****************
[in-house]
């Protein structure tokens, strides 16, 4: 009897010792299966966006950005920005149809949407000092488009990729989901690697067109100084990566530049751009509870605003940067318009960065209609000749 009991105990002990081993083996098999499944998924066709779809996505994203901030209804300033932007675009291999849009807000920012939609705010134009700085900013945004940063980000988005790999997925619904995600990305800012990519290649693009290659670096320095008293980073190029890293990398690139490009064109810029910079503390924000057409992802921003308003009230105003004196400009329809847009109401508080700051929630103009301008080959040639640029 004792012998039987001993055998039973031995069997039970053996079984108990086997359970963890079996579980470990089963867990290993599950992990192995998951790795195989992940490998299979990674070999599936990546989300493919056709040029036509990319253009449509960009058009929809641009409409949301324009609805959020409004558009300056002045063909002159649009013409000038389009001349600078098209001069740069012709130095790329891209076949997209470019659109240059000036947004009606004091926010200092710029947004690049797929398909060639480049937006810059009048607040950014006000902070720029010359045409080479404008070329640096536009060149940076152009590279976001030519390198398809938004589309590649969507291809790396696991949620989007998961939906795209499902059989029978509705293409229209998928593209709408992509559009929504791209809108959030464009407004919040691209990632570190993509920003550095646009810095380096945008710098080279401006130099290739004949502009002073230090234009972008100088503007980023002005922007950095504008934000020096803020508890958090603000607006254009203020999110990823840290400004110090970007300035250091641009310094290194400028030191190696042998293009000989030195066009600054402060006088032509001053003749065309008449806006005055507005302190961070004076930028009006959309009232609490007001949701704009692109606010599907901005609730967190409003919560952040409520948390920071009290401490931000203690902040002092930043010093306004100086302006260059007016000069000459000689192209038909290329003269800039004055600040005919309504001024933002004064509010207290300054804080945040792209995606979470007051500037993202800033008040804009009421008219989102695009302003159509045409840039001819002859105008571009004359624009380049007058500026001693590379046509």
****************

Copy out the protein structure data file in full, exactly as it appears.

[in-house]
């Protein structure tokens, strides 16, 4: 009897010792299966966006950005920005149809949407000092488009990729989901690697067109100084990566530049751009509870605003940067318009960065209609000749 009991105990002990081993083996098999499944998924066709779809996505994203901030209804300033932007675009291999849009807000920012939609705010134009700085900013945004940063980000988005790999997925619904995600990305800012990519290649693009290659670096320095008293980073190029890293990398690139490009064109810029910079503390924000057409992802921003308003009230105003004196400009329809847009109401508080700051929630103009301008080959040639640029 004792012998039987001993055998039973031995069997039970053996079984108990086997359970963890079996579980470990089963867990290993599950992990192995998951790795195989992940490998299979990674070999599936990546989300493919056709040029036509990319253009449509960009058009929809641009409409949301324009609805959020409004558009300056002045063909002159649009013409000038389009001349600078098209001069740069012709130095790329891209076949997209470019659109240059000036947004009606004091926010200092710029947004690049797929398909060639480049937006810059009048607040950014006000902070720029010359045409080479404008070329640096536009060149940076152009590279976001030519390198398809938004589309590649969507291809790396696991949620989007998961939906795209499902059989029978509705293409229209998928593209709408992509559009929504791209809108959030464009407004919040691209990632570190993509920003550095646009810095380096945008710098080279401006130099290739004949502009002073230090234009972008100088503007980023002005922007950095504008934000020096803020508890958090603000607006254009203020999110990823840290400004110090970007300035250091641009310094290194400028030191190696042998293009000989030195066009600054402060006088032509001053003749065309008449806006005055507005302190961070004076930028009006959309009232609490007001949701704009692109606010599907901005609730967190409003919560952040409520948390920071009290401490931000203690902040002092930043010093306004100086302006260059007016000069000459000689192209038909290329003269800039004055600040005919309504001024933002004064509010207290300054804080945040792209995606979470007051500037993202800033008040804009009421008219989102695009302003159509045409840039001819002859105008571009004359624009380049007058500026001693590379046509």